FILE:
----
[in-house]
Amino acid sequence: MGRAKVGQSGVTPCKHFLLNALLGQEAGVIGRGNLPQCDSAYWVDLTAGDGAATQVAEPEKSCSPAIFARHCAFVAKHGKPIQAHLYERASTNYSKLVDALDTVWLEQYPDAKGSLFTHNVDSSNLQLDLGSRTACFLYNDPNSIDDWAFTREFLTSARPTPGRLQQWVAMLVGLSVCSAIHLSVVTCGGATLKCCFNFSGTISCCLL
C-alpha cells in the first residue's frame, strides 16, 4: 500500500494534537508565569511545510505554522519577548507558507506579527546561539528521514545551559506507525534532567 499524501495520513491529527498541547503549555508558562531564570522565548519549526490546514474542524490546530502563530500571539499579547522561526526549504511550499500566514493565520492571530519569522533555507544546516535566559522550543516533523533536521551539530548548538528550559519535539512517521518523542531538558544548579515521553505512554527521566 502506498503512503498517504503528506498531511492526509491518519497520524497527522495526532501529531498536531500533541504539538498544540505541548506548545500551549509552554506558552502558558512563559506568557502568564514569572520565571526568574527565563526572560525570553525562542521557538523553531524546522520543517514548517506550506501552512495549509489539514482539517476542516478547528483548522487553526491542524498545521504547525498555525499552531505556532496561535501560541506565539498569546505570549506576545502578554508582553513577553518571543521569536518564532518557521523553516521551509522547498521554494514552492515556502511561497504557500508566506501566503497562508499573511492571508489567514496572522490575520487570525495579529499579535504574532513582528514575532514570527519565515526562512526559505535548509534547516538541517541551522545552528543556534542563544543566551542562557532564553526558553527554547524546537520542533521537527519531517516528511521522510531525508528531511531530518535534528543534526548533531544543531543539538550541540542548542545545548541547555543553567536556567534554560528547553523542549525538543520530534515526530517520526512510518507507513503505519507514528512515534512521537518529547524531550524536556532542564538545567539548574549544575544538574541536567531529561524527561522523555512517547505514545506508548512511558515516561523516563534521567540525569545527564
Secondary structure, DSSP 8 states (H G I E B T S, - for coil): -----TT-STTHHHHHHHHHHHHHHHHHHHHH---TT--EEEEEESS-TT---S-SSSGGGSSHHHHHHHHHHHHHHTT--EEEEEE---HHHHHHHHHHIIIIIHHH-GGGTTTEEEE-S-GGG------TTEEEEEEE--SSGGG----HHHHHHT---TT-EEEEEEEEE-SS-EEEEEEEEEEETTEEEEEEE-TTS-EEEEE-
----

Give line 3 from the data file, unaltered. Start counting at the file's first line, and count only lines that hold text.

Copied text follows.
C-alpha cells in the first residue's frame, strides 16, 4: 500500500494534537508565569511545510505554522519577548507558507506579527546561539528521514545551559506507525534532567 499524501495520513491529527498541547503549555508558562531564570522565548519549526490546514474542524490546530502563530500571539499579547522561526526549504511550499500566514493565520492571530519569522533555507544546516535566559522550543516533523533536521551539530548548538528550559519535539512517521518523542531538558544548579515521553505512554527521566 502506498503512503498517504503528506498531511492526509491518519497520524497527522495526532501529531498536531500533541504539538498544540505541548506548545500551549509552554506558552502558558512563559506568557502568564514569572520565571526568574527565563526572560525570553525562542521557538523553531524546522520543517514548517506550506501552512495549509489539514482539517476542516478547528483548522487553526491542524498545521504547525498555525499552531505556532496561535501560541506565539498569546505570549506576545502578554508582553513577553518571543521569536518564532518557521523553516521551509522547498521554494514552492515556502511561497504557500508566506501566503497562508499573511492571508489567514496572522490575520487570525495579529499579535504574532513582528514575532514570527519565515526562512526559505535548509534547516538541517541551522545552528543556534542563544543566551542562557532564553526558553527554547524546537520542533521537527519531517516528511521522510531525508528531511531530518535534528543534526548533531544543531543539538550541540542548542545545548541547555543553567536556567534554560528547553523542549525538543520530534515526530517520526512510518507507513503505519507514528512515534512521537518529547524531550524536556532542564538545567539548574549544575544538574541536567531529561524527561522523555512517547505514545506508548512511558515516561523516563534521567540525569545527564